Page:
Recently I’ve been involved in more and more conversations about Diversity, Equity and Inclusion, and particularly where “training” comes into play in an organisation’s DE&I strategy. Every one of these conversations is extremely valuable, interesting and enlightening, and each has arrived at a similar wrangle about what the training would, could or should look like.
As a learning solutions provider, we are often asked by our clients about DE&I training and we have been able to respond in part. But we’ve been conscious that a solid DE&I culture will never be brought about by rolling out some learning courses. The reasons for this are many, but the fact that we’re understanding and appreciating the wide-ranging and varied nature of those reasons is hope, in itself, that we’re on a path to better supporting DE&I initiatives.
The change in ways of working over the last number of months has forced many companies to change their attitudes towards DE&I. Where before, the word ‘inclusion’ for many was related to race, colour, religion, ability, etc. it is now just as much about ensuring the proactive inclusion of remote workers, and workers with the competing demands of home-schooling and other new family, home, health, wellbeing and lifestyle priorities.
With remote working becoming much more normal, people now have more choice in who they work for and can have a longer wish-list for a new job. The EVP (Employee Value Proposition) has therefore more value, and a demonstrably strong DE&I culture figures highly on many people’s checklist. A recent McKinsey article - ‘Great Attrition’ or ‘Great Attraction’? The choice is yours - demonstrated the disconnect between the factors that employees think are important, versus what employers think are important; notably the employee importance rating of a “sense of belonging” and “having caring and trusting teammates”. (https://www.mckinsey.com/business-functions/people-and-organizational-performance/our-insights/great-attrition-or-great-attraction-the-choice-is-yours)
This rise in awareness has been necessary and positive. It has been a wake-up call of sorts to organisations that struggled to see the relevance and importance of a diverse and inclusive mindset, and an affirmation to other organisations with a strong focus on DE&I that their efforts in that space were right and fitting, and of huge value.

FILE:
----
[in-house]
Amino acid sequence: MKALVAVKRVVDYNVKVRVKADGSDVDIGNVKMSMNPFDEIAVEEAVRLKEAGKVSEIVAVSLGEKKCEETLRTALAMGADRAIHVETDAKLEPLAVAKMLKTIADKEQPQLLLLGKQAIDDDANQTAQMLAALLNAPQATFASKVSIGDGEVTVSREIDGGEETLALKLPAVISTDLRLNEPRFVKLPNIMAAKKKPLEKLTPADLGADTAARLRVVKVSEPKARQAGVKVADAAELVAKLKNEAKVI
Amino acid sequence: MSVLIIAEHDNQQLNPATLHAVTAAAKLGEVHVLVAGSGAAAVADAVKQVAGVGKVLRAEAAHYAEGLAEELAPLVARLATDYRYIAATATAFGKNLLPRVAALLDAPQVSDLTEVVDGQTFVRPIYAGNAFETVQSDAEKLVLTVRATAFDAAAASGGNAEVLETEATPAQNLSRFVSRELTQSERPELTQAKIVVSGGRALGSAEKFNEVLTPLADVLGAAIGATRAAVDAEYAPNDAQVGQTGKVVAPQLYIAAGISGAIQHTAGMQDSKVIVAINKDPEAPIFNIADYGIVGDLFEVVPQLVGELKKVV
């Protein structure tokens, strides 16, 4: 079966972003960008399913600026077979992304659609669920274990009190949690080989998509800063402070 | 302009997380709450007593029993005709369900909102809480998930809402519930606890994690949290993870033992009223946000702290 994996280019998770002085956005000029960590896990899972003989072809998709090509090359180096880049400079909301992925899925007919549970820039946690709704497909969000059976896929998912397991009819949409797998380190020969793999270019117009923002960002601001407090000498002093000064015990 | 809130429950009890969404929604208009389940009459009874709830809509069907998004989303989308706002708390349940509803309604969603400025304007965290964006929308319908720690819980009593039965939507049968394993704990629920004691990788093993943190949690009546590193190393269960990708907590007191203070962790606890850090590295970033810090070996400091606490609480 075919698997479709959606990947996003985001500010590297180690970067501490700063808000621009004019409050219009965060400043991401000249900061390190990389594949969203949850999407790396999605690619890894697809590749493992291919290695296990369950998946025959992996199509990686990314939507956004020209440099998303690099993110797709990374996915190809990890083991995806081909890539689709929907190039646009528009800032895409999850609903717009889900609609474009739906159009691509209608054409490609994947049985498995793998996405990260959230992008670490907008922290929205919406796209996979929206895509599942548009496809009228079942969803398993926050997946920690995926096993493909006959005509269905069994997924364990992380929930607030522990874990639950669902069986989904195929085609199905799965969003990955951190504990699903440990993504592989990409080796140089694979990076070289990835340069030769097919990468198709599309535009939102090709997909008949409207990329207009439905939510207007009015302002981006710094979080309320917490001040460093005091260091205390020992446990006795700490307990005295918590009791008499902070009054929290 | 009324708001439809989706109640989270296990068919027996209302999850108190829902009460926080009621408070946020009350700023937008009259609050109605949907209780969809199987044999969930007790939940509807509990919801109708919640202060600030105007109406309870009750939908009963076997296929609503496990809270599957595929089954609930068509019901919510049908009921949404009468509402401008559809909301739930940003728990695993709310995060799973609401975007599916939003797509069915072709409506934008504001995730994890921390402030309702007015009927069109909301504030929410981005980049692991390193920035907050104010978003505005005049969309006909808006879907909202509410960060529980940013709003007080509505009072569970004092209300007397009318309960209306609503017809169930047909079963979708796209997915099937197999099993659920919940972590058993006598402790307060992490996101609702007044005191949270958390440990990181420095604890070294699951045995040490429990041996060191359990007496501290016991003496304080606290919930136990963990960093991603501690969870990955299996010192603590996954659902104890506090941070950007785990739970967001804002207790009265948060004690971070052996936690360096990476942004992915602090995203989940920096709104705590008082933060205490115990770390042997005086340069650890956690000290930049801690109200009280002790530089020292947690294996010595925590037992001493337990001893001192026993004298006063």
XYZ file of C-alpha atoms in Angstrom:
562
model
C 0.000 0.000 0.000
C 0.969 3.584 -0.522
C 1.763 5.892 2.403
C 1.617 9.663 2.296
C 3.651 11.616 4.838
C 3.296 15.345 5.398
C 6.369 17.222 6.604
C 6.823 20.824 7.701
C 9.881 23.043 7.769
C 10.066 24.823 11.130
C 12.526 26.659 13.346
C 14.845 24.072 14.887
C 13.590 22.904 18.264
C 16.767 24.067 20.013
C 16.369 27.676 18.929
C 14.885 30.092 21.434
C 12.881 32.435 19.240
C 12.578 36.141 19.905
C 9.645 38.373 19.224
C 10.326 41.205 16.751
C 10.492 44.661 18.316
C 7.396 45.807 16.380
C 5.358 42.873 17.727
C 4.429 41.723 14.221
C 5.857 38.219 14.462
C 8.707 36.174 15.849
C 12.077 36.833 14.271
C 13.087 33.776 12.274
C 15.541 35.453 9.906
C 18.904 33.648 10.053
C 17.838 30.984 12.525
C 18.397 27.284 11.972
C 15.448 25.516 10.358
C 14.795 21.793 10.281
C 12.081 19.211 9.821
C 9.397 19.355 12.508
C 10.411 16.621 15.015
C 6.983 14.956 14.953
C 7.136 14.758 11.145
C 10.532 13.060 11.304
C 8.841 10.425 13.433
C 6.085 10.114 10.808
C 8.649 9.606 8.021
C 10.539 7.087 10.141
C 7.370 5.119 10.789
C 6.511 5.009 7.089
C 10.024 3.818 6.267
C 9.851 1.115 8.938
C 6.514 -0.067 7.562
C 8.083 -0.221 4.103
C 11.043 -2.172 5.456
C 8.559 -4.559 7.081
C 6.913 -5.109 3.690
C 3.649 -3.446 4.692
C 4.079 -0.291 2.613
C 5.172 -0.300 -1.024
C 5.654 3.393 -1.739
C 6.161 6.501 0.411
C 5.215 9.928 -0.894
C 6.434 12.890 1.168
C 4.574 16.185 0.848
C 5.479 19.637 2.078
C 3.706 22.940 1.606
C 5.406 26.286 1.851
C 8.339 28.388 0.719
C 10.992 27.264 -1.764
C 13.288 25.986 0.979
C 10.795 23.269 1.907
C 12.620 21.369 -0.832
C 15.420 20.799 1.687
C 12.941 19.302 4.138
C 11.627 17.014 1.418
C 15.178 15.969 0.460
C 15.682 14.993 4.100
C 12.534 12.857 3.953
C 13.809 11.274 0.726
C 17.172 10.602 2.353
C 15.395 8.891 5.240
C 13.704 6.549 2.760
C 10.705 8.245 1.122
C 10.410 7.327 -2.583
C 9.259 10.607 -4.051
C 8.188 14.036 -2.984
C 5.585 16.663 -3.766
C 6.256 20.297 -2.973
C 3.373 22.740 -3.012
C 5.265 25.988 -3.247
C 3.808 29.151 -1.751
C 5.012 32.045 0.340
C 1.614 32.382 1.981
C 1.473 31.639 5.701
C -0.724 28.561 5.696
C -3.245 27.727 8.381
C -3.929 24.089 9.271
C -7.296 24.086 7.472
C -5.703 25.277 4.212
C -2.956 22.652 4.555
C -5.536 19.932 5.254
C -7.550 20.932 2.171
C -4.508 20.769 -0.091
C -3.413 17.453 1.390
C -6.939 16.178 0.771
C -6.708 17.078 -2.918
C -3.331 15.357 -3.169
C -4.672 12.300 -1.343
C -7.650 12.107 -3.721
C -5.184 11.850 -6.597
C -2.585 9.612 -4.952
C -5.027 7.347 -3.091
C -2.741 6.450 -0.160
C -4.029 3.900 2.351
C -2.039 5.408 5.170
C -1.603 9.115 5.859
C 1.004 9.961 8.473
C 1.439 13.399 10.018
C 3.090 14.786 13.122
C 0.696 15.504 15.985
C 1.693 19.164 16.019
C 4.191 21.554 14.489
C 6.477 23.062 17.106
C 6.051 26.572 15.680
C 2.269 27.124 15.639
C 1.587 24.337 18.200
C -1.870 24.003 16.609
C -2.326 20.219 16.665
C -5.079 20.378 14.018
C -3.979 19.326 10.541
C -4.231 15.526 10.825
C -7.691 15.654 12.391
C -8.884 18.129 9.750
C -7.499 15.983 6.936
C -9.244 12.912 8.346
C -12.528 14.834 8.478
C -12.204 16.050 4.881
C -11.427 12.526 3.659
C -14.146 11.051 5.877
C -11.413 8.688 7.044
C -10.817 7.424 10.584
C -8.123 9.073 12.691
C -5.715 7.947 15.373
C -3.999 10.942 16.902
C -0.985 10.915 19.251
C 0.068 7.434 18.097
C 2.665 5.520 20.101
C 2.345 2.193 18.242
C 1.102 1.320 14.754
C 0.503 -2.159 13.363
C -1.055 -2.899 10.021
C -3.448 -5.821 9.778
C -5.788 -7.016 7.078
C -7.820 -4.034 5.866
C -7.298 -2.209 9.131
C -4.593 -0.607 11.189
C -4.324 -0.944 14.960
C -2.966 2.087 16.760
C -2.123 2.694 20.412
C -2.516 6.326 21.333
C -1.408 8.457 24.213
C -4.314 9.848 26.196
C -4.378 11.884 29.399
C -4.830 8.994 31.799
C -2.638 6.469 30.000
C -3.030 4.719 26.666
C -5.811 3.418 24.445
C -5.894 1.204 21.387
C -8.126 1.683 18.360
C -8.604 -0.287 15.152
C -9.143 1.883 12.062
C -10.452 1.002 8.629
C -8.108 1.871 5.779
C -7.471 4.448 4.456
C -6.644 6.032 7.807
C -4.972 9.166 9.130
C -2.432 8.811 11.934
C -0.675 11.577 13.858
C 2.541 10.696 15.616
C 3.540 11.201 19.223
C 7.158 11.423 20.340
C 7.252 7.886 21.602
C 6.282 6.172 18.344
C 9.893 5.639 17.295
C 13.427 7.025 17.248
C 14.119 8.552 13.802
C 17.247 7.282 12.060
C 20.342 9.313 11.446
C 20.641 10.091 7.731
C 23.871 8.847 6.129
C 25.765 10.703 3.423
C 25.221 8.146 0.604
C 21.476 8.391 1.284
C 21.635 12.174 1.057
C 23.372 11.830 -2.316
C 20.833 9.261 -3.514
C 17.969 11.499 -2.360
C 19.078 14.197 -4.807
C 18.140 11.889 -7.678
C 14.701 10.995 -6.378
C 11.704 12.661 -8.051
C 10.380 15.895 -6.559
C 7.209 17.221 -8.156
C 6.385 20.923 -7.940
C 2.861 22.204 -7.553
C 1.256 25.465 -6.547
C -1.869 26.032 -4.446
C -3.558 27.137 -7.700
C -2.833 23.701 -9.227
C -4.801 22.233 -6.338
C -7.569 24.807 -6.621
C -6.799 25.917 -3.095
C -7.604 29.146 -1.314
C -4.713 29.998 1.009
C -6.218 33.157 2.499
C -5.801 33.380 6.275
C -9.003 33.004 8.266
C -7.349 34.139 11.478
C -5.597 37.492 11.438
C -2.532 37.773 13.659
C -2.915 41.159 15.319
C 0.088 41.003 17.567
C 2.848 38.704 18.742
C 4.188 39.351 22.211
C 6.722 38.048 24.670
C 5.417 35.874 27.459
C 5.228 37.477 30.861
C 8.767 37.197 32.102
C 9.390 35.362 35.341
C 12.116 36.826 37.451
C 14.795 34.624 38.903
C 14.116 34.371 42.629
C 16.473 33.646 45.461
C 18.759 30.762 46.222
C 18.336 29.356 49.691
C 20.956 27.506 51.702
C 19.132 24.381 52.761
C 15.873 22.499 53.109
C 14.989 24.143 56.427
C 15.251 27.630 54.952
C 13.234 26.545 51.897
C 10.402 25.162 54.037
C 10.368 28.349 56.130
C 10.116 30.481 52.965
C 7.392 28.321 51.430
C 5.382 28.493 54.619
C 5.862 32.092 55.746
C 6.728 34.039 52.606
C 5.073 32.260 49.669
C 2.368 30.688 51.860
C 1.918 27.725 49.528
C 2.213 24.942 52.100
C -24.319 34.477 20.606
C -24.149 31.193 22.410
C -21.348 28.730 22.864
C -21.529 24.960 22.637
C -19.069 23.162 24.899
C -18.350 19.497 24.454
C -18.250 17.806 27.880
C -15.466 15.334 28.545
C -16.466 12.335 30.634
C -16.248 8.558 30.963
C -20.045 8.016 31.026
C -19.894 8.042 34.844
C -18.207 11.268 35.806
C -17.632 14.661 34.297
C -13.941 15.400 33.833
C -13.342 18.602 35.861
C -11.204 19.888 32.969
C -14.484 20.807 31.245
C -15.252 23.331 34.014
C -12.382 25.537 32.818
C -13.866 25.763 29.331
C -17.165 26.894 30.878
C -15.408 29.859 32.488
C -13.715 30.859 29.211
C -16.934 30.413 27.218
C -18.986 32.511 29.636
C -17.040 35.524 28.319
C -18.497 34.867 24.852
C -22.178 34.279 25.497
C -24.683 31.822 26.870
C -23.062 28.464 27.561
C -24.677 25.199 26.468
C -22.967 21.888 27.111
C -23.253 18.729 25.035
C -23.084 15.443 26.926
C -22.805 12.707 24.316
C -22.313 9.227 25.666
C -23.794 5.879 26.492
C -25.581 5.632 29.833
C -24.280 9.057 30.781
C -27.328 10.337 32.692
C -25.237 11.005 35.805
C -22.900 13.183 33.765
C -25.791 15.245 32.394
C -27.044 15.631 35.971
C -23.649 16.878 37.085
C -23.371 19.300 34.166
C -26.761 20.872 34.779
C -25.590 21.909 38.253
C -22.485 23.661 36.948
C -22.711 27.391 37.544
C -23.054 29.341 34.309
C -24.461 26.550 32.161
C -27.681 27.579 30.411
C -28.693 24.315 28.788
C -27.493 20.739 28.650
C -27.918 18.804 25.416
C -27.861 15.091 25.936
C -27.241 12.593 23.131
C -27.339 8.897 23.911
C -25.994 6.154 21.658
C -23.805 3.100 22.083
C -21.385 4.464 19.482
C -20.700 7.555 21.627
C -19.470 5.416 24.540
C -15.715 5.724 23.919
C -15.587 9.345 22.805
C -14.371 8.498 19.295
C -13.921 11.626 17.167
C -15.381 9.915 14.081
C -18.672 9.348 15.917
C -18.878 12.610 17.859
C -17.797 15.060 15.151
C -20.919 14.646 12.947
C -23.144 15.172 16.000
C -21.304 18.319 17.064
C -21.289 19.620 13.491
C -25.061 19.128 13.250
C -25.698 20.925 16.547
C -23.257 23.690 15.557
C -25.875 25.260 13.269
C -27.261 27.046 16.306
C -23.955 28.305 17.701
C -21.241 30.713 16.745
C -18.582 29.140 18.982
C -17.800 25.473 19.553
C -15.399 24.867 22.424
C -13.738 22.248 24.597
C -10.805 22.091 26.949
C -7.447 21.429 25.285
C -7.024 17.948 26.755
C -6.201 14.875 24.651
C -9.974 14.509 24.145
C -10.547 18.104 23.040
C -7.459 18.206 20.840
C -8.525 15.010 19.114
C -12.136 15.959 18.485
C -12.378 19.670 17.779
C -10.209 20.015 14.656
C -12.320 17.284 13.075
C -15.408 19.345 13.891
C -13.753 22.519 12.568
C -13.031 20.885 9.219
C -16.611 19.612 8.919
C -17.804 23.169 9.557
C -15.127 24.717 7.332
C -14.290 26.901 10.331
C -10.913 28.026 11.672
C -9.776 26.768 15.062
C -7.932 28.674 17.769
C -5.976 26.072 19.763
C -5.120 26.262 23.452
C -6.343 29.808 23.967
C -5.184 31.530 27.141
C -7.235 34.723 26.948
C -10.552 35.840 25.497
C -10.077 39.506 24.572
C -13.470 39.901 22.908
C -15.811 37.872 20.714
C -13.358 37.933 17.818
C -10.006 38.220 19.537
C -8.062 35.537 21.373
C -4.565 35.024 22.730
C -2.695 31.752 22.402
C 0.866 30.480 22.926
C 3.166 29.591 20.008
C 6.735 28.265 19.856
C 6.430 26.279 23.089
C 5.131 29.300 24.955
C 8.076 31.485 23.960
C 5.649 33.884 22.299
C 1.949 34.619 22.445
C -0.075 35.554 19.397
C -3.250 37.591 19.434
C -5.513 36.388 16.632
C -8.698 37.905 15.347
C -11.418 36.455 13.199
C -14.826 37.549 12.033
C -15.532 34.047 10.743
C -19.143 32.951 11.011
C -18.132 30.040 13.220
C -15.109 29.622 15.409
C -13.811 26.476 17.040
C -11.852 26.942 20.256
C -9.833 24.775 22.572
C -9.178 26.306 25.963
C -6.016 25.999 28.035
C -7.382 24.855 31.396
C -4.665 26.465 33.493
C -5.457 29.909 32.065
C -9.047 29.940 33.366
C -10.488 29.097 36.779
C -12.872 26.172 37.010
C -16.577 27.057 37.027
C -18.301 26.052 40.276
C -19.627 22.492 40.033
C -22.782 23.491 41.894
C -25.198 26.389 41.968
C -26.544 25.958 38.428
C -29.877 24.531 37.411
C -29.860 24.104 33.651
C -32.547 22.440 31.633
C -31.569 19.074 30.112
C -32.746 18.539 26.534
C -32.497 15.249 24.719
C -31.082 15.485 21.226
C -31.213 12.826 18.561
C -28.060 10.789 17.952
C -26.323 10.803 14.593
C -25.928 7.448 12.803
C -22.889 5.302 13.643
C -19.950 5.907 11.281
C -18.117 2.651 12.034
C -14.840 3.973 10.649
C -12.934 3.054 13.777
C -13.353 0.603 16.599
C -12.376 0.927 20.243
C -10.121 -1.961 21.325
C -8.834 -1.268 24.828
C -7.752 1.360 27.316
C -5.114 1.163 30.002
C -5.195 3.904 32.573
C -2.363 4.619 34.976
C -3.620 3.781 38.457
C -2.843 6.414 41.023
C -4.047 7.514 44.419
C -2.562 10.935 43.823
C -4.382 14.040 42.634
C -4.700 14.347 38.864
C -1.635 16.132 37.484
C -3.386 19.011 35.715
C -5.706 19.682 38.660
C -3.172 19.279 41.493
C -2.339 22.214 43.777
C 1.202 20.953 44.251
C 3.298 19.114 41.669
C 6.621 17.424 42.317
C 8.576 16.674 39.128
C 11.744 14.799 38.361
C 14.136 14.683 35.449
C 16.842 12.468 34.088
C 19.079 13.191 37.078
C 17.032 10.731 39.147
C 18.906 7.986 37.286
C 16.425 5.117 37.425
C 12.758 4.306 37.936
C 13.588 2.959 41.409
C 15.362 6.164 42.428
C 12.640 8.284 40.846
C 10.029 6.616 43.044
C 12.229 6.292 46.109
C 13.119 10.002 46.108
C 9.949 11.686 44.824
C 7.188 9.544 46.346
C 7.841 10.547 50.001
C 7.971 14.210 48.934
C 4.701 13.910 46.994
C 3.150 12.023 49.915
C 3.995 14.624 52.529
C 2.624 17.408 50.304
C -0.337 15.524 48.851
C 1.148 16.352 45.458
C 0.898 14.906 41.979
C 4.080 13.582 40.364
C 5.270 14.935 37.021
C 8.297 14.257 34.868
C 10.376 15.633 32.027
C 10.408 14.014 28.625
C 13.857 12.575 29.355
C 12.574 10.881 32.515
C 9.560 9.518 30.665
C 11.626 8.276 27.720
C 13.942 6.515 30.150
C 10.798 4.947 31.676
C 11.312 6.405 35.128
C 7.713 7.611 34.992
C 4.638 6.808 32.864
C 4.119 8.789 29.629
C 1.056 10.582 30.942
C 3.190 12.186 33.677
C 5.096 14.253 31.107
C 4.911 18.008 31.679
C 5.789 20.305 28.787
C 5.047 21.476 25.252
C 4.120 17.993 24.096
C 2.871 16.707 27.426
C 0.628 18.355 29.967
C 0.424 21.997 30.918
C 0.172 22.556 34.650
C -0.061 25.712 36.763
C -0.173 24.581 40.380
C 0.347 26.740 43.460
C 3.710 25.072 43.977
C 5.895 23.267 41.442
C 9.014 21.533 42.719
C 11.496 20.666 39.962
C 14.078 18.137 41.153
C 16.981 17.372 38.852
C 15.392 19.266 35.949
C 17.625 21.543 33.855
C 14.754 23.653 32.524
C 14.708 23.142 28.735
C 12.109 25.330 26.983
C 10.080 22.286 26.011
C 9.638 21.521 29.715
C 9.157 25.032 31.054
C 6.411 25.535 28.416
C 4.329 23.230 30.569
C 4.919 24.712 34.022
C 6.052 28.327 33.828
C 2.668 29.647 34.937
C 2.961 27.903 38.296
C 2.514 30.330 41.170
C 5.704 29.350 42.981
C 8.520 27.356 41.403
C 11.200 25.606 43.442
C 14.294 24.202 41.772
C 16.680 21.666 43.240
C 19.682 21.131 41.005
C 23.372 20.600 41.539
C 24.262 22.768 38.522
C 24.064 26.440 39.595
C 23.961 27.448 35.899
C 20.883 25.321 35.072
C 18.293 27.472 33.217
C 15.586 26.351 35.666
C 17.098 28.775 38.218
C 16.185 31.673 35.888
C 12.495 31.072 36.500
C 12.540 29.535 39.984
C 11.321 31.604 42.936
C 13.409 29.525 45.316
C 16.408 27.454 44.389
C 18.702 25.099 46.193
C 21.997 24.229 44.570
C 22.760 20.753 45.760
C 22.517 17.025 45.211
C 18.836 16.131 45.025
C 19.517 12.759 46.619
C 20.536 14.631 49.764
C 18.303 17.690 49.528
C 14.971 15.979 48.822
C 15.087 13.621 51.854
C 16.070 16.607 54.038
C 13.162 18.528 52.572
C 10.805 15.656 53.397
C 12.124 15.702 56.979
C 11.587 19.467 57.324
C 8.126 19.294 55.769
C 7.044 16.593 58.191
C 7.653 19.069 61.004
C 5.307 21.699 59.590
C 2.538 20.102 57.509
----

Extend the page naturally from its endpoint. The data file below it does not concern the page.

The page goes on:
But back to the training and where it should fit.
What’s ultimately clear is that the approach to training should be no different to that taken for any training. The decisions should be rooted in addressing a clear need in line with specific company goals, which necessitates carrying out some discovery to establish what needs to improve, for whom, and to what end. Which is why the purchase of some DE&I training courses alone will not work and is, dare I say, a lazy and primitive option.
Our TCEG sister communications agency, Forty1, is spearheading a DE&I Centre of Excellence. The CoE is designed to help a client – large or small – to navigate the DE&I landscape as is relevant to its particular size, shape and ambition. Knowing that a successful approach to good DE&I is based on understanding, shaping and measuring human behaviour, our TCEG CoE can help develop a strategy that draws in all the strands of an organisation needed for success. The key steps in the process are:
- Listening to employees – from top to bottom of the organisation, so that employees can be part of defining the changes needed, the barriers to overcome and the behaviours to trigger
- Strategy and communications – creating the right plans, content, interventions and surrounding narratives that will create a sustainable change
- Learning and capabilities – providing and developing programmes that support leaders and employees in achieving the defined goals
So, no “training” until Phase 3 above.
What’s so valuable about this approach is the confidence an organisation will have in knowing that when it comes to decisions about what learning interventions to put in place, it knows these will be the right ones and will have an impact. The learning will be directly relevant to the organisation’s own authentic goals. The process will have involved specialist thinking in employee engagement, behavioural science, communications, learning science, and DE&I itself. These interventions can start small and grow; they can target different levels of need; they can come in different forms and can flex and change for the times and the challenges.
That’s the sort of learning that all employees deserve.
For more information about our DE&I Centre of Excellence, or to talk about supporting your DE&I ambitions, please contact us.
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